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Hipsters Off The Hook: The Truth Behind Abandoned Backyard Chickens

From the headlines this week, I almost expected to see a hen clucking outside NPR's headquarters this morning.

"Chickens Flood Shelters As Backyard Farmers Call It Quits," Time exclaimed. "Hipster farmers abandoning urban chickens because they're too much work," Canada's National Post wrote. As the headlines would have it, hens are getting dumped once their egg-laying years are over. (Isn't that always the way, ladies?)

But are hipsters really the fair-weather farmers they're being portrayed as? Not necessarily.

A closer look at at the backyard farming industry reveals another underlying cause for the spike in unwanted chickens. And it's not the hens that are the major problem but the roosters, says Susie Coston of Farm Sanctuary in New York.

Urban chicken farming has exploded in popularity over the past few years. (Who doesn't want a pet that makes your breakfast?) In response, many cities have made it legal for residents to keep egg-laying hens, but they still prohibit roosters. The gentlemen are just too loud for urban living, Coston says.

Here's where the problem begins. When urban farmers order hens online, as is popular, suppliers can't tell 100 percent if they're sending a lady or a gentleman.

And that means many city dwellers end up getting roosters, when they really wanted hens. Once the poor fellows start crowing, their fate is sealed: It's either the frying pan or the local humane society.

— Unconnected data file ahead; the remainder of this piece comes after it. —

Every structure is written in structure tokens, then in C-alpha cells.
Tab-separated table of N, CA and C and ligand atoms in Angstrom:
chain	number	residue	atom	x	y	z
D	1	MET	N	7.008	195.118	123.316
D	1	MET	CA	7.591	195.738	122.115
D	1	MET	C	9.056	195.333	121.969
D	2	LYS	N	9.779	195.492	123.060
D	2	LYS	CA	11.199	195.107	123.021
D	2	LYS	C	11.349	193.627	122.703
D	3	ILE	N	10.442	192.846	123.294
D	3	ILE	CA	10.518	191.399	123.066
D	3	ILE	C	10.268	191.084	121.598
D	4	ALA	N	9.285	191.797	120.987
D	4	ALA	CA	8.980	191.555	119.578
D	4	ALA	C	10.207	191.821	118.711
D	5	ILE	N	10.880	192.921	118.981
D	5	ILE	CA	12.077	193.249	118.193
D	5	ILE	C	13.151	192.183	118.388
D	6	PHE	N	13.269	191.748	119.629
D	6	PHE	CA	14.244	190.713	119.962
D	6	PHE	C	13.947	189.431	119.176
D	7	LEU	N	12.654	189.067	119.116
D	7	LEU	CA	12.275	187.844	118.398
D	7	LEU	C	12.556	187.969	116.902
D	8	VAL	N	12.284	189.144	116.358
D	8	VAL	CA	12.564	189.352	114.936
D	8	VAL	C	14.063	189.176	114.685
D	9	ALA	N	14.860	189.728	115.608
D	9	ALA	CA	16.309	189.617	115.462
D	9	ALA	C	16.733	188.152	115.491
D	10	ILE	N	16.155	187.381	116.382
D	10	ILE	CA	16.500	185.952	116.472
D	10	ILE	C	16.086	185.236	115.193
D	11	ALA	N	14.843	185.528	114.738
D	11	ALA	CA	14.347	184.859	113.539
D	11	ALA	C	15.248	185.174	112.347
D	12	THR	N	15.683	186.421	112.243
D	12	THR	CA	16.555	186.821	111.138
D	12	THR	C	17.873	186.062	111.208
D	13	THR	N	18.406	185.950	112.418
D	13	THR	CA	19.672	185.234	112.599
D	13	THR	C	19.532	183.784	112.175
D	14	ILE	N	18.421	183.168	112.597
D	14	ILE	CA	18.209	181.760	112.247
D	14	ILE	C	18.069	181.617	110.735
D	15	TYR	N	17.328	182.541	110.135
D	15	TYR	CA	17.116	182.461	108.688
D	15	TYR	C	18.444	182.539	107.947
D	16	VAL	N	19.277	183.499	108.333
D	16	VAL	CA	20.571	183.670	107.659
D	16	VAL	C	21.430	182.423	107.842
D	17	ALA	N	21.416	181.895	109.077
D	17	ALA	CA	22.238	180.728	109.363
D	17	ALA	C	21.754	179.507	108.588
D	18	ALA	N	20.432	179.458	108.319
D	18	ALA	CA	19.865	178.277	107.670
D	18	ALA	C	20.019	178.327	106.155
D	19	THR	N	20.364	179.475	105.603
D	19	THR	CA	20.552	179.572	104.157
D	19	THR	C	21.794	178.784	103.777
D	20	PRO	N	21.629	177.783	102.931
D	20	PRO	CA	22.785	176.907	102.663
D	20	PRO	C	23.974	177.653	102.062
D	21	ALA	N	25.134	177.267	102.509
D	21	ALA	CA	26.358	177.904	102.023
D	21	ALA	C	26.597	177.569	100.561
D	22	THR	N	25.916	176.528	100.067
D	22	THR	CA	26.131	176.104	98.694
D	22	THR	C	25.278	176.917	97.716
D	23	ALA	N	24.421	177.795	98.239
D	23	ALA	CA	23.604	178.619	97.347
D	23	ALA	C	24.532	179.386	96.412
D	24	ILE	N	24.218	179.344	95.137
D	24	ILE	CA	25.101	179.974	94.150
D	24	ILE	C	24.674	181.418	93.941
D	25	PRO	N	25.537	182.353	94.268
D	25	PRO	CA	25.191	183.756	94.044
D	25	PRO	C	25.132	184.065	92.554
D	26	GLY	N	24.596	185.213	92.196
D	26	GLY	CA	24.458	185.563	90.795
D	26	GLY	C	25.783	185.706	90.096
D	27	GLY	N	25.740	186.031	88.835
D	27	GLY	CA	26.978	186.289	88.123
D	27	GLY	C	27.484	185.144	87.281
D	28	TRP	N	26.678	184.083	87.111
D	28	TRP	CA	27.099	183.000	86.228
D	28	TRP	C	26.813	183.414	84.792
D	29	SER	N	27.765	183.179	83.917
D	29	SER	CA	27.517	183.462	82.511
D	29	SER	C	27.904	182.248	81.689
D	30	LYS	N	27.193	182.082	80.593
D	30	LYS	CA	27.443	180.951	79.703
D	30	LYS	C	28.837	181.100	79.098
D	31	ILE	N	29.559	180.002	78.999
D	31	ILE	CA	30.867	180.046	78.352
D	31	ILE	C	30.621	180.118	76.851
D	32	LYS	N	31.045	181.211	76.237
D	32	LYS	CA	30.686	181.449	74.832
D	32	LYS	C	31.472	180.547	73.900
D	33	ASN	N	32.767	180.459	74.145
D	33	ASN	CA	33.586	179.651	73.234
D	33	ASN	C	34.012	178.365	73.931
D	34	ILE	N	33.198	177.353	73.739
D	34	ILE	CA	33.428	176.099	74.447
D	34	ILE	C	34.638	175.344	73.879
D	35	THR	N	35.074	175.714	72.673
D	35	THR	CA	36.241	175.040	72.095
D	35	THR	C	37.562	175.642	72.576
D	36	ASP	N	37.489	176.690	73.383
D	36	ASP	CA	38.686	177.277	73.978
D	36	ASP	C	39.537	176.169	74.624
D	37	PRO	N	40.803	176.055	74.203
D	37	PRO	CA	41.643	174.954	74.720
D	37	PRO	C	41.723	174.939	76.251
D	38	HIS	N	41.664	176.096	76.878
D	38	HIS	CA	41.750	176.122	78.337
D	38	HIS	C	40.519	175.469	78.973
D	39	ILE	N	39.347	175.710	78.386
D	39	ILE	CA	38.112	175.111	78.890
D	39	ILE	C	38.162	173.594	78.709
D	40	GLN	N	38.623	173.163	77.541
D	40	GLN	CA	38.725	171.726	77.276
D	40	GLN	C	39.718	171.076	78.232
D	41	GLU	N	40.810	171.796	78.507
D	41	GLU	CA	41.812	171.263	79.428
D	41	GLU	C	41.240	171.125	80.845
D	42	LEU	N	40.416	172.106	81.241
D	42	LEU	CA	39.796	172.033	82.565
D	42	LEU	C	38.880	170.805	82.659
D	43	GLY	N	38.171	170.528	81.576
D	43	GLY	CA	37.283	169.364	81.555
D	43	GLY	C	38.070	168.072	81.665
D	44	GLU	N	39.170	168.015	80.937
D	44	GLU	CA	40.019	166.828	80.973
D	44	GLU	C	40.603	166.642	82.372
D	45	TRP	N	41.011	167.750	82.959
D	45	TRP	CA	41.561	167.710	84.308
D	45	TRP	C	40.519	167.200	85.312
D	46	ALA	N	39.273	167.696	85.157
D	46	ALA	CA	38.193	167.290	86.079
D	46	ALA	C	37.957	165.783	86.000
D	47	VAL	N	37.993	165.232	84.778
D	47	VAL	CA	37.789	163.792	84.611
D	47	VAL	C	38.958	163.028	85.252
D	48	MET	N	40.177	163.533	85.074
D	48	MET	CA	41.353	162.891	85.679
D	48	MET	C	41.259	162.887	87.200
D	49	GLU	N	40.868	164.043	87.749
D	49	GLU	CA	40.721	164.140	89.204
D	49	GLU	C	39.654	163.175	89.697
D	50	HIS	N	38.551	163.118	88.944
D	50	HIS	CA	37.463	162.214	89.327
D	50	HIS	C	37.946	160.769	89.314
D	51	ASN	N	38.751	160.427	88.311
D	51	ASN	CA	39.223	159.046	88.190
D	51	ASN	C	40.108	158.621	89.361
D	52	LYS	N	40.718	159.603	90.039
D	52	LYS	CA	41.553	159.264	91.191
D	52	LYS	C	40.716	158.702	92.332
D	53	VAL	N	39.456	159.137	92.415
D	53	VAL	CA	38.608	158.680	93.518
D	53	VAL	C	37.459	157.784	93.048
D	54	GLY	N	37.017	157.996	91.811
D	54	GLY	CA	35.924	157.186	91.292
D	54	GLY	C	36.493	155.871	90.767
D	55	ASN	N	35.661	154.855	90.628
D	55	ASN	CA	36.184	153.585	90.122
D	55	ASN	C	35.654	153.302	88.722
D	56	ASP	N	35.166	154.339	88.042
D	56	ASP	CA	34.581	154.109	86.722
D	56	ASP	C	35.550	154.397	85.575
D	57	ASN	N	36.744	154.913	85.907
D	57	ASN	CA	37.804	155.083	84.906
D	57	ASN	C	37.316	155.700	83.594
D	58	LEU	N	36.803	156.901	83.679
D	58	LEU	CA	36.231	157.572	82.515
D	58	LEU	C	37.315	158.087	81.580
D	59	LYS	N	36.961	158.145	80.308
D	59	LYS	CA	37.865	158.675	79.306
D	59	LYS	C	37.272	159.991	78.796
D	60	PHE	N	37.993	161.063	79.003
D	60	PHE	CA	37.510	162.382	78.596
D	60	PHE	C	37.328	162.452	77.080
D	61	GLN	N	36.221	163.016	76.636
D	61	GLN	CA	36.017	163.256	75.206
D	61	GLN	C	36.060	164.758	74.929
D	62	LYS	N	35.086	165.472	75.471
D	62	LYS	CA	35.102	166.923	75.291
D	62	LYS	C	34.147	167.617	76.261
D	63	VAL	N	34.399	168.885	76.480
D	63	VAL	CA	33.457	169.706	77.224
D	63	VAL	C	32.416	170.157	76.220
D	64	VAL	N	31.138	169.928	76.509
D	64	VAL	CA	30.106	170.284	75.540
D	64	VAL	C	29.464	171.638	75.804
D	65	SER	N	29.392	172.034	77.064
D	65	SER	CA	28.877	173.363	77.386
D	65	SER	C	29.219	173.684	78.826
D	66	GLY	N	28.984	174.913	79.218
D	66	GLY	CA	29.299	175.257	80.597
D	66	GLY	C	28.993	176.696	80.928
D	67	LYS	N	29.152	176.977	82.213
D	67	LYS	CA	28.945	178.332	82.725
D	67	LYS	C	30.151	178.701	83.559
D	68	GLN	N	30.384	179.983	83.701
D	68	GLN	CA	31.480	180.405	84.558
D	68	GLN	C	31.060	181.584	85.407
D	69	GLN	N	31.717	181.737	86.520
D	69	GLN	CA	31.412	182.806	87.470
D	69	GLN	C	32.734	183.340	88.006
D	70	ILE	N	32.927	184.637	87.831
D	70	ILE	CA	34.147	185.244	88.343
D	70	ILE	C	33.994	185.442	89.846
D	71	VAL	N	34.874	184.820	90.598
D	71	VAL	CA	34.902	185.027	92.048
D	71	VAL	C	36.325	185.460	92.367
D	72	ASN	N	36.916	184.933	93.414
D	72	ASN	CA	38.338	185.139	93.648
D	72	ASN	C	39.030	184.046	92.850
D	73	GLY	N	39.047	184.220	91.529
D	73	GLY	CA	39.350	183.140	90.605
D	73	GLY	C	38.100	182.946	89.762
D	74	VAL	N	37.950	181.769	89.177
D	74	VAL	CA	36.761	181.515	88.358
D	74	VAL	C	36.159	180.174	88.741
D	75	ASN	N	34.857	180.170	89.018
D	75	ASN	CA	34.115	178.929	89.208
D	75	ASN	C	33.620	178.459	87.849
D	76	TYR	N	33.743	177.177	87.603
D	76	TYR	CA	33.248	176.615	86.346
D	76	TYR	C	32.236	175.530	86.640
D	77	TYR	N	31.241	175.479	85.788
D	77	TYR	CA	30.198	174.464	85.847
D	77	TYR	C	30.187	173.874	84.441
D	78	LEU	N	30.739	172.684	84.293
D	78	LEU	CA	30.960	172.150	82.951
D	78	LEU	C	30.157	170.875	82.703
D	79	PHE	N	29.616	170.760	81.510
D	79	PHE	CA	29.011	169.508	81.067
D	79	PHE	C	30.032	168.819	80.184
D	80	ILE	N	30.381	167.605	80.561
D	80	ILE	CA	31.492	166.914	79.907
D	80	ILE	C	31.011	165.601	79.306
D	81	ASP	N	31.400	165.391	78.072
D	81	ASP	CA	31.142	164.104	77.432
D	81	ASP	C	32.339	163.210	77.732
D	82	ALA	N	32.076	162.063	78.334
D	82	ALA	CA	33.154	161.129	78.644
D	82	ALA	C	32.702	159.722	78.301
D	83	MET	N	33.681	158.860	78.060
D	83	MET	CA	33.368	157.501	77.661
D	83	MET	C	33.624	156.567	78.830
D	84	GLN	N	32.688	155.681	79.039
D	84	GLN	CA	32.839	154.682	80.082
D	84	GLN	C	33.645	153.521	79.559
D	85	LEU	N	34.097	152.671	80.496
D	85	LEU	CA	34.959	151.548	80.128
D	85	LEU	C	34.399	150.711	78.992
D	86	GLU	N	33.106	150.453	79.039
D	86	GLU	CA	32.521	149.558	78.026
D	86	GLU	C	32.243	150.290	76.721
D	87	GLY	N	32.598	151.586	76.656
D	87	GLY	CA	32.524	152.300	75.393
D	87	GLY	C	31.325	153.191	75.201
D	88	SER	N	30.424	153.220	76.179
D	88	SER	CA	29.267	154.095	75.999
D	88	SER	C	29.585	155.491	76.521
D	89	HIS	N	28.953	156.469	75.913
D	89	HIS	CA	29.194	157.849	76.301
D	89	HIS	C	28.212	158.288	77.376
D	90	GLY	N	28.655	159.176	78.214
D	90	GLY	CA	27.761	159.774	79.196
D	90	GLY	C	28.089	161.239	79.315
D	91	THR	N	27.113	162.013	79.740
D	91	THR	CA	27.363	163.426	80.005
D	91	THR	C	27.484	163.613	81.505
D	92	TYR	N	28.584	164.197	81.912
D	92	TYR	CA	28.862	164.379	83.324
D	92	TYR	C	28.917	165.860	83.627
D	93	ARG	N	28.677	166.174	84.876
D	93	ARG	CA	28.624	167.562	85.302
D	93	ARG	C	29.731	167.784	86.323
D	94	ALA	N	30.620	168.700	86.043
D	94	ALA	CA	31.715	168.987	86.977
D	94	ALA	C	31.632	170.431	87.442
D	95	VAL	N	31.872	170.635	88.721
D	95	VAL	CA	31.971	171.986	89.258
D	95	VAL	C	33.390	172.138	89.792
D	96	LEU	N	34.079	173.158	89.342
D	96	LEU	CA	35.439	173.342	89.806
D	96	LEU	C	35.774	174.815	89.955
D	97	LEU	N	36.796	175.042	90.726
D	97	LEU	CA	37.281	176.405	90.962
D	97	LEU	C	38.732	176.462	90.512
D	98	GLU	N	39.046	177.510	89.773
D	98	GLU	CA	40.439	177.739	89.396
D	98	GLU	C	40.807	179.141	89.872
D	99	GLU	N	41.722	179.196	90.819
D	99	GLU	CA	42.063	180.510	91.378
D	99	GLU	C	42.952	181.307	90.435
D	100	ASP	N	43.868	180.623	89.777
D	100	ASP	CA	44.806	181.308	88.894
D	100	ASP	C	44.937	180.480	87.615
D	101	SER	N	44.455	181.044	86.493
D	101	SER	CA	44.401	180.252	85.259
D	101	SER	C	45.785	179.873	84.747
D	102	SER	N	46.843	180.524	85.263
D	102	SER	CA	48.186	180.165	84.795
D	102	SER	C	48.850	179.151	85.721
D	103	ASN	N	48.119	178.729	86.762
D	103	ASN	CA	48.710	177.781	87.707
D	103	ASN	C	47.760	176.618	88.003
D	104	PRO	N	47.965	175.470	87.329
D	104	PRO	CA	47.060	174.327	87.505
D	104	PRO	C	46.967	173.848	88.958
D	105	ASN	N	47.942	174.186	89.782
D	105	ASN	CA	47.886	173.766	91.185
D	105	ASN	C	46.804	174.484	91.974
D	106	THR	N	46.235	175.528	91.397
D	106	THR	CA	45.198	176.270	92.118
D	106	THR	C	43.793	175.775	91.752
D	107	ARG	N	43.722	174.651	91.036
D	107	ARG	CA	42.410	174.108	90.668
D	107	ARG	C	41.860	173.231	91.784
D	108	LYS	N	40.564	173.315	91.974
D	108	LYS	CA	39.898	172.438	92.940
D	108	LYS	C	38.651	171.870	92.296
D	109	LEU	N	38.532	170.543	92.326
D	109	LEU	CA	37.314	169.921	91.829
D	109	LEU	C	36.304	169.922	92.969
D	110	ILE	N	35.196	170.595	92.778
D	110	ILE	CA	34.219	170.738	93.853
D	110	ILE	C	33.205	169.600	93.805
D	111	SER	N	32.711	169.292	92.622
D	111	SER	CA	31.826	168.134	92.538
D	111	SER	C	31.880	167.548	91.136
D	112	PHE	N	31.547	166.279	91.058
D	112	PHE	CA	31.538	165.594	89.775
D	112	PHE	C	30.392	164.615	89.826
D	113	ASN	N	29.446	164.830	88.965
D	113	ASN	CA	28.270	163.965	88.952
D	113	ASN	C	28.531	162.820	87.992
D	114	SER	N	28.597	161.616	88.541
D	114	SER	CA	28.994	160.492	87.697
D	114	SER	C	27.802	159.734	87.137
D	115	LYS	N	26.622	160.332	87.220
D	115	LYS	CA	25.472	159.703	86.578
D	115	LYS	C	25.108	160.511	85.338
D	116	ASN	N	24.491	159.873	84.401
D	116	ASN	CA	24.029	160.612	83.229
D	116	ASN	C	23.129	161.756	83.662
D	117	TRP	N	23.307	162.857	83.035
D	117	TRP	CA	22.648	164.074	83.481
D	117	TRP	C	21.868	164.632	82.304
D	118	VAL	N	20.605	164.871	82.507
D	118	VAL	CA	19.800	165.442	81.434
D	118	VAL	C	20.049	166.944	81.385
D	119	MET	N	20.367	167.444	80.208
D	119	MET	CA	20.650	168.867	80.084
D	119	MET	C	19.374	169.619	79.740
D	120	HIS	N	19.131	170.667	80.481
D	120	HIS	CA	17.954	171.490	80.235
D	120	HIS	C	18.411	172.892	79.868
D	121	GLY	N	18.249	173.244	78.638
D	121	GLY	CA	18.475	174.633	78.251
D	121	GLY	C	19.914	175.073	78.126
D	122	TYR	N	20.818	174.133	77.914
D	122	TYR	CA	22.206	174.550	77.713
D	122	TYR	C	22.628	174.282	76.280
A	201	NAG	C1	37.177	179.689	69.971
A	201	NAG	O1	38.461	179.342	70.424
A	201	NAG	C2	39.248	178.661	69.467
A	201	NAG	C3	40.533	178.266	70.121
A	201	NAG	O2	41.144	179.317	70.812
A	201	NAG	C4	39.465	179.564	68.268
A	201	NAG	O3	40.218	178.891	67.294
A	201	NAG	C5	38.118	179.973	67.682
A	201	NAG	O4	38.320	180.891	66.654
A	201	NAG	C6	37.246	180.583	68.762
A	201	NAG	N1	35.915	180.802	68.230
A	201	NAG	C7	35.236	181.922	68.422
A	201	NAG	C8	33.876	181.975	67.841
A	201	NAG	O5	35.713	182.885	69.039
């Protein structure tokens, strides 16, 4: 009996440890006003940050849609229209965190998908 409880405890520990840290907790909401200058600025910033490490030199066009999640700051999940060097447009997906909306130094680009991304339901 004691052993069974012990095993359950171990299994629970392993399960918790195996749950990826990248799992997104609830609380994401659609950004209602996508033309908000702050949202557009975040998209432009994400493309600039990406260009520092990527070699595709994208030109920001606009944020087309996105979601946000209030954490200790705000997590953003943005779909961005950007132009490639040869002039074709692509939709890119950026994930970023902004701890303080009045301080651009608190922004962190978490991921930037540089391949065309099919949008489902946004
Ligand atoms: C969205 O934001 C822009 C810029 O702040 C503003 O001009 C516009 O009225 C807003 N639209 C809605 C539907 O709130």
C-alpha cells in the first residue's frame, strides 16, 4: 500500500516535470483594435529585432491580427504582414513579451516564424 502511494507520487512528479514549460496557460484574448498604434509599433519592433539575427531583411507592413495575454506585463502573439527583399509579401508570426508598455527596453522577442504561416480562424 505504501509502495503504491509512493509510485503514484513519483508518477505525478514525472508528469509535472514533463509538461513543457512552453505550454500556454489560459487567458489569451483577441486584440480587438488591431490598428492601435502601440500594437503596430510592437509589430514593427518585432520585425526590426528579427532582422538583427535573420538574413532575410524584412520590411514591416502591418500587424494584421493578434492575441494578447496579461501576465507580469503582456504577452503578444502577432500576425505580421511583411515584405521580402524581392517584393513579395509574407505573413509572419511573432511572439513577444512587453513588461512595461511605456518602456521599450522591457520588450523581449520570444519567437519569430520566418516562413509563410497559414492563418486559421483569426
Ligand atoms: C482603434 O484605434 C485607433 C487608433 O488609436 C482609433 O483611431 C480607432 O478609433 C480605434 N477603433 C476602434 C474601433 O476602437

"Roosters are being treated very differently from hens," Coston says. "We probably get 400 or 500 roosters each year at just one of our sanctuaries."

But for urban dwellers who want to raise backyard chickens, there's a way around this mystery-chicken-sex problem: Adopt an adult chicken — or better yet, adopt a hen from a factory farm, says John Reese of the Marin Humane Society.

The animal adoption facility he runs in Novato, Calif., gets most of its chickens from factory farms. "They're called spent hens," he says. The little ladies still have some egg-laying left in them, but they're just not as productive as younger birds.

"The factories slaughter most of them for food," Reese says, "but we save some of them from the soup and [let them] enjoy the leisure life in Marin County."

Reese also says he hasn't seen an uptick in abandoned birds. "We literally have the extreme opposite situation here on the north side of San Francisco," he tells The Salt. "Over the past few years, we've just had a steady rise in chicken adoptions."

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